Friday, October 22, 2010
By now I have reached the point in my pregnancy when the Dr. wants me to do regular kick counts. What's a "kick count" you ask? In a nutshell I'm to pick an hour of the day when the baby tends to be the most active (so mornings are out for us) and keep track of all of the baby's kicks and movements until I reach 10 in 1 hour.
I will freely admit that I am not being very diligent about this. The Progeny and I have made our own arrangement: he gives me a boot first thing in the morning to assure me that he's okay, I let him do his own thing for a few hours, then he lets me know that he's okay by moving at least once an hour after that. So far, it's worked out okay.
Admittedly I'm still very cautious and superstitious about this pregnancy. I know that I have had it fairly easy during the pregnancy itself and I am grateful. I guess when your only other pregnancy ends in a loss, you become conditioned to expect the worst. There are too many other women out there who have experienced more loss than I have, even so, I know they understand how I feel. For me, every movement is precious.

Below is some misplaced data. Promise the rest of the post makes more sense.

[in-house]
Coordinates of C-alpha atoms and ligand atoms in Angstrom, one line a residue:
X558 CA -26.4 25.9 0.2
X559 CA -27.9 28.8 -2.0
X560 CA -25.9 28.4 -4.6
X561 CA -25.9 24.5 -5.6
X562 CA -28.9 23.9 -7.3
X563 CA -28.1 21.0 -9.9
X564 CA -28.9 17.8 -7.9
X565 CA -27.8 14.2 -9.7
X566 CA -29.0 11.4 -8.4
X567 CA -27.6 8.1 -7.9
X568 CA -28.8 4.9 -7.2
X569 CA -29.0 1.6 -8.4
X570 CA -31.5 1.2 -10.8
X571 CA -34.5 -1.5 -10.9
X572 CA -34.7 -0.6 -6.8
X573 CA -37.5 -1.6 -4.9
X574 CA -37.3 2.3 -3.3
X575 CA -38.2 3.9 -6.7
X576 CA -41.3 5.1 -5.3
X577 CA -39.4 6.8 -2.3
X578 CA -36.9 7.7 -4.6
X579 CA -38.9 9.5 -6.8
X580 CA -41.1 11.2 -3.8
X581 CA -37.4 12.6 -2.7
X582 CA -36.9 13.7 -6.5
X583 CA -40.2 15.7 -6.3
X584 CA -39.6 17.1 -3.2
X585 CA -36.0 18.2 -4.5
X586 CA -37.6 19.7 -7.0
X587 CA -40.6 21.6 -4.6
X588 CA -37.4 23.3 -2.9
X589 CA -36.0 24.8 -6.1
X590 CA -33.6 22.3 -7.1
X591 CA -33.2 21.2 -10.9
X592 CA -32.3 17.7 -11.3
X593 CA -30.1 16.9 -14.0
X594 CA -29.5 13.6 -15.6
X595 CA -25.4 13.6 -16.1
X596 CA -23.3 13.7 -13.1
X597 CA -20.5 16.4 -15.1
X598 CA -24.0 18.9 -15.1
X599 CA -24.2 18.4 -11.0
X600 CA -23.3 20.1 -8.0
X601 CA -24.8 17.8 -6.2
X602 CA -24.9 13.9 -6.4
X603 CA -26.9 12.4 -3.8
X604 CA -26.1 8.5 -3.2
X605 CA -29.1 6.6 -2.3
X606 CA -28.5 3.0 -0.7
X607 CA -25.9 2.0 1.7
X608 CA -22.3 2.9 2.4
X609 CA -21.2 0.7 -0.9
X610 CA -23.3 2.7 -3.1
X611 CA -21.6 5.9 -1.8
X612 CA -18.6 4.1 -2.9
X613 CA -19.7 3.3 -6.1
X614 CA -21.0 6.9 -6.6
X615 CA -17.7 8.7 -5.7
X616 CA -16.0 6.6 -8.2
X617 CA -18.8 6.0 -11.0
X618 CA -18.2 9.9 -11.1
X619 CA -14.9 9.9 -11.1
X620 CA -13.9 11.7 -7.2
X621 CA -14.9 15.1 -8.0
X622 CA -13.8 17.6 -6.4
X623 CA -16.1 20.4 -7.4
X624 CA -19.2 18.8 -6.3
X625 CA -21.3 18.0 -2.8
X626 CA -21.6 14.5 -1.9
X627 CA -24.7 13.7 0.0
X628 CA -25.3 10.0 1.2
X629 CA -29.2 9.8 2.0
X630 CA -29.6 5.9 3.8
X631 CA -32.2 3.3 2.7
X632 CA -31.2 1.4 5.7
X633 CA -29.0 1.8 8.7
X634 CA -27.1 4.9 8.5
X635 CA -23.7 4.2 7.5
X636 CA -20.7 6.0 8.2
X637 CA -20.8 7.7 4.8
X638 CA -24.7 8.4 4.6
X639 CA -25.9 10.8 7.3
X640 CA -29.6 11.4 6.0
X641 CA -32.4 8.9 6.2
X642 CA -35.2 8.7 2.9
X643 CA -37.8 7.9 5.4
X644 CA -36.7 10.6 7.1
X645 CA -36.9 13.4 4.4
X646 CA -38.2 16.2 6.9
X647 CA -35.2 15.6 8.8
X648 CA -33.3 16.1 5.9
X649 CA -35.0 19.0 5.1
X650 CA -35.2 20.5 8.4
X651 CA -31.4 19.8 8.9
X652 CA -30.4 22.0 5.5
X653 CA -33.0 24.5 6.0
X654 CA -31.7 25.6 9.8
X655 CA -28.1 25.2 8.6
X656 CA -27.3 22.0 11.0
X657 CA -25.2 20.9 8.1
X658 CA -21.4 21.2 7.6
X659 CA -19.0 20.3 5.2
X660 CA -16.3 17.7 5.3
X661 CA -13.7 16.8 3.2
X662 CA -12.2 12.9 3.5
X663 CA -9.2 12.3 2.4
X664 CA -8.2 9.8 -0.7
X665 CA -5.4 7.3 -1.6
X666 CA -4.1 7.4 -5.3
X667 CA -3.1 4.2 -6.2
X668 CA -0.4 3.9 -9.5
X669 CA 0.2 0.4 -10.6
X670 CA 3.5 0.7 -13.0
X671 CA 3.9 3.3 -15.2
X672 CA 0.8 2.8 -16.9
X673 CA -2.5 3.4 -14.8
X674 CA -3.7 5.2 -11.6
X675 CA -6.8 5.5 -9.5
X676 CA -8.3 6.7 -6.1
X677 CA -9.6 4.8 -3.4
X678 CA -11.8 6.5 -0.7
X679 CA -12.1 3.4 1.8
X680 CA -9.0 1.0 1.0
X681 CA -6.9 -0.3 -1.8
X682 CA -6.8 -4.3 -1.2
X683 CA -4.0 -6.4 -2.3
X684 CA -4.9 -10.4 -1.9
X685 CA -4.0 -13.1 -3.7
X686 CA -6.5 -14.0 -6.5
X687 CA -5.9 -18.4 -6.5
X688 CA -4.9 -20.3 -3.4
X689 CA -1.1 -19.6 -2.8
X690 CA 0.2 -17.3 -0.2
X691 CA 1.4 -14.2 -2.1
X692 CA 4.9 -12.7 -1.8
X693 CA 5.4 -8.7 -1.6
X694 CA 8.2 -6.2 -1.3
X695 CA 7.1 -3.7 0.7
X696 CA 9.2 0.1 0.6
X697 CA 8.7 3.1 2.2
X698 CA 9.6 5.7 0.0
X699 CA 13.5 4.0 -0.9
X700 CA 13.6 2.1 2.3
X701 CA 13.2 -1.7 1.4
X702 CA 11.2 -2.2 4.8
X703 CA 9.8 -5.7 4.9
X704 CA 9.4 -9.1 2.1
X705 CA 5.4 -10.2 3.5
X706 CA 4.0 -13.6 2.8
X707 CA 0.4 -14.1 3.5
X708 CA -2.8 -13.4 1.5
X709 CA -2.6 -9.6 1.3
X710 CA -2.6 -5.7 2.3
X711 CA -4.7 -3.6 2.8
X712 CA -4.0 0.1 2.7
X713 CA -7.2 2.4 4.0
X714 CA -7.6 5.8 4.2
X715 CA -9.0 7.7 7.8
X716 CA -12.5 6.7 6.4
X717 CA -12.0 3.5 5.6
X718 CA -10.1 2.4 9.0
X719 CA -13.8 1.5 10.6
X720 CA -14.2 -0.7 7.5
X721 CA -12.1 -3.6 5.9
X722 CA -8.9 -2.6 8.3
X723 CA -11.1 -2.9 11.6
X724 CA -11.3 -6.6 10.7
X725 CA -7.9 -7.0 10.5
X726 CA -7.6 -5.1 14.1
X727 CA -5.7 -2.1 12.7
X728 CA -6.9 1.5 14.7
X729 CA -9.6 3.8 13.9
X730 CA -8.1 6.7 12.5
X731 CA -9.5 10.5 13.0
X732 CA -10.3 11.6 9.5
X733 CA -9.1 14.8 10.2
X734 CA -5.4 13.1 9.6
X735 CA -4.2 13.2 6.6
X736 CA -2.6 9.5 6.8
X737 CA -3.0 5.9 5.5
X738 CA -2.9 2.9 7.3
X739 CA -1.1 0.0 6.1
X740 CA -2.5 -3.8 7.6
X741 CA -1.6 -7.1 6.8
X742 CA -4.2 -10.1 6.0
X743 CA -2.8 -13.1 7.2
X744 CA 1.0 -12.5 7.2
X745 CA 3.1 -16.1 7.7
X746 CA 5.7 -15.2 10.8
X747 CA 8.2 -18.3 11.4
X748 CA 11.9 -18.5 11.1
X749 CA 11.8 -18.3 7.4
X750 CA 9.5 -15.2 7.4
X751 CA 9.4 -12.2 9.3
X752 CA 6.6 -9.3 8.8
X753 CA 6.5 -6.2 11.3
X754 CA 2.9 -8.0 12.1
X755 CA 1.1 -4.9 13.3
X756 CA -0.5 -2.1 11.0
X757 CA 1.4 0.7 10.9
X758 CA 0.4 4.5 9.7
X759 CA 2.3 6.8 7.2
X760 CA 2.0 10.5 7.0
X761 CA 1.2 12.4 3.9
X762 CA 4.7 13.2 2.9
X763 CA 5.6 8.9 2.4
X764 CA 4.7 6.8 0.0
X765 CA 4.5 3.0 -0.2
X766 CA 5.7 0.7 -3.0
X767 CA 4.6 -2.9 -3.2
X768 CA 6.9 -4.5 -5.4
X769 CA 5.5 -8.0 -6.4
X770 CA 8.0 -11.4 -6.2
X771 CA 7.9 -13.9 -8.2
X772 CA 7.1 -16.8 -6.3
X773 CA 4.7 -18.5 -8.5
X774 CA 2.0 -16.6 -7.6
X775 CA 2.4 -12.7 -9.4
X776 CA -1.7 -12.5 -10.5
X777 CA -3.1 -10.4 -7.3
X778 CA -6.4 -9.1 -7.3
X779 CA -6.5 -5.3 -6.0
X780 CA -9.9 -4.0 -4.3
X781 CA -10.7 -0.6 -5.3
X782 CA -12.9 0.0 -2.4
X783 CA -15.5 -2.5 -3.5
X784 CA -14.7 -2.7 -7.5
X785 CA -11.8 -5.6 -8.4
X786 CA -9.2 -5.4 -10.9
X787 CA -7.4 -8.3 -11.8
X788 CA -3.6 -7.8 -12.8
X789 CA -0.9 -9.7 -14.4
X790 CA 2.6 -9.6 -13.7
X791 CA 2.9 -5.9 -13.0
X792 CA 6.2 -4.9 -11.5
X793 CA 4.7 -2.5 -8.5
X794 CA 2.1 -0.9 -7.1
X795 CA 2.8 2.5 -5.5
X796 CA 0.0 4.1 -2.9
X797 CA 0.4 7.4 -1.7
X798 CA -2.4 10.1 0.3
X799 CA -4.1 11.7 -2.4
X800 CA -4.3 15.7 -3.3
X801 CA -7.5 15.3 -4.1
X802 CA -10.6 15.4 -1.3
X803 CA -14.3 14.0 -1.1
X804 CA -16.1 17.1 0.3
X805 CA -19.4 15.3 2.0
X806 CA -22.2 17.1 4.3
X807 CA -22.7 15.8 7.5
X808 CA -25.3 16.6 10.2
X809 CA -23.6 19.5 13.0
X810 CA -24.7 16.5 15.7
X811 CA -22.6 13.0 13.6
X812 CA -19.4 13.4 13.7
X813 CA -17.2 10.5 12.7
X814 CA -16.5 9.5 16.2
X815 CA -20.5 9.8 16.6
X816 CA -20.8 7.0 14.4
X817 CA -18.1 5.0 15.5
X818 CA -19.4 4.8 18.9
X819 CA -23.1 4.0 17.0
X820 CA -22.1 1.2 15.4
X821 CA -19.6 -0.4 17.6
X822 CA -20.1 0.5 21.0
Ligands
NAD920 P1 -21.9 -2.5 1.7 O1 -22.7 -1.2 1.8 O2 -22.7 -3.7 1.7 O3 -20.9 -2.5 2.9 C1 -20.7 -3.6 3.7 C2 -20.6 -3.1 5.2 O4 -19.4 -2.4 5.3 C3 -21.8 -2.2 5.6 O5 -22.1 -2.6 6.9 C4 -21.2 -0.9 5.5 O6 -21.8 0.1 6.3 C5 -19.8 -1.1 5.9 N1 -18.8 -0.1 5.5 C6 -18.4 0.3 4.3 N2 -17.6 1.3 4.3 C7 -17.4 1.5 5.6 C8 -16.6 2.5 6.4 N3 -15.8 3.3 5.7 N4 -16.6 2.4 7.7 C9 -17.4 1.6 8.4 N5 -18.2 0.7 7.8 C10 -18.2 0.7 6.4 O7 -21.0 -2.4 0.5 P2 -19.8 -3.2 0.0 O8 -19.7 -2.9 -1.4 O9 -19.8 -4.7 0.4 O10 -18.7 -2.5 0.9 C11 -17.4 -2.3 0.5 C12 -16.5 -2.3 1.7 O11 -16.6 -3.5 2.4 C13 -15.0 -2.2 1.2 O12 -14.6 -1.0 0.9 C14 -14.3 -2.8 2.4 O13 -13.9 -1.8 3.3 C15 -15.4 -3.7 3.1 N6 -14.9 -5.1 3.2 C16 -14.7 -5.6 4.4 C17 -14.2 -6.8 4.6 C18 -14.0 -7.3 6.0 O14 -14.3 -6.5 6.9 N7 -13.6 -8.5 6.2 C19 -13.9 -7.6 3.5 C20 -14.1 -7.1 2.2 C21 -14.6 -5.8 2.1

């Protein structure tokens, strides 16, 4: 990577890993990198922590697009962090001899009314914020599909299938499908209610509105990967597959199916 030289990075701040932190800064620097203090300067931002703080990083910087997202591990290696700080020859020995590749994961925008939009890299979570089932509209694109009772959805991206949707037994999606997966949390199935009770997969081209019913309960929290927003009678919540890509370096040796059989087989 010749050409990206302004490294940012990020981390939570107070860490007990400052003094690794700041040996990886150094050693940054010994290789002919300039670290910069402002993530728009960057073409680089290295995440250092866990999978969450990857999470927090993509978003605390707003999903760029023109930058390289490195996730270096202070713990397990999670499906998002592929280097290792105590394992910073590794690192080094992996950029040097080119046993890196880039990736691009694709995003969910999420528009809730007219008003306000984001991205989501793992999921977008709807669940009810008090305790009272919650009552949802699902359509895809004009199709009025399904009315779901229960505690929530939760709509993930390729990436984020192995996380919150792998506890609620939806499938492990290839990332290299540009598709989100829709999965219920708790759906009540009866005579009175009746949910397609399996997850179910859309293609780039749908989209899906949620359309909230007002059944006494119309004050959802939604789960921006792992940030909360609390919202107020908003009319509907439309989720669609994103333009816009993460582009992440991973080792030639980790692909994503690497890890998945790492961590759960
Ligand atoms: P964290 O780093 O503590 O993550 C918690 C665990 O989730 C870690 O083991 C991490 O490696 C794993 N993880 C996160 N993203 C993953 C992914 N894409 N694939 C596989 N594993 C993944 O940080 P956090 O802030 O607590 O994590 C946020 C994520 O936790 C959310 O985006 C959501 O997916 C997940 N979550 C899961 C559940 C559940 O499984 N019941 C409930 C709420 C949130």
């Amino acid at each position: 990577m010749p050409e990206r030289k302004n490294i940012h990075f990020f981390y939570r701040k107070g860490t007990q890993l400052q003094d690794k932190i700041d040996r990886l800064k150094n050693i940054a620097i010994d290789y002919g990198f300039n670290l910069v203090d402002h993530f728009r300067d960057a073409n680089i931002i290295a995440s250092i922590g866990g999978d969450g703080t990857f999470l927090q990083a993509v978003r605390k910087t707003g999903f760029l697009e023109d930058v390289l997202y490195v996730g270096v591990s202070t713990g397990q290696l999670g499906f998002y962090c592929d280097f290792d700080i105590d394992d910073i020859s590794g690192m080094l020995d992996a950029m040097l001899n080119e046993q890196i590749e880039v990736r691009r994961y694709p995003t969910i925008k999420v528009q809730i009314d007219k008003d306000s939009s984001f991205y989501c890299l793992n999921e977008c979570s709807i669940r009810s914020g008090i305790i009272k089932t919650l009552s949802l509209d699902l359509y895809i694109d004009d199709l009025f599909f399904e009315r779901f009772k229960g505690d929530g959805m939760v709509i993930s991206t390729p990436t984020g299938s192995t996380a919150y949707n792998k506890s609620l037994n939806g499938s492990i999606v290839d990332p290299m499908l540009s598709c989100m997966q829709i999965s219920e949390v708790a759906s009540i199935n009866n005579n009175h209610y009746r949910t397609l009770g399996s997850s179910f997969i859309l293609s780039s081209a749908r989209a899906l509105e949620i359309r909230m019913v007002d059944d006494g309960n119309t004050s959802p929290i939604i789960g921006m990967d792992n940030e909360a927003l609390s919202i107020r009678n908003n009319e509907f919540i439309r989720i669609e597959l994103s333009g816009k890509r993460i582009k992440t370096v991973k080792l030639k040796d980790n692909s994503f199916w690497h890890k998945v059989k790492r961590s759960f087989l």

Maybe because this is my first pregnancy (that has reached the point where I can feel movement), but I will never get tired of feeling my baby move around. And that got me to wondering: Is movement always special for a mother?
Hubby's grandmother gave birth (and was pregnant) 17 times (there is some rumour amongst the family that she was actually pregnant 19 times). So I have to wonder, by which child does the movement stop being special - if at all? Does there come a time when she was just "oh boy, here we go again"? Or do you think that even with child #17 she would put her hand on her belly and be in awe of the life inside of her? With 16 other kids did she even have the time? And why can she be so fertile?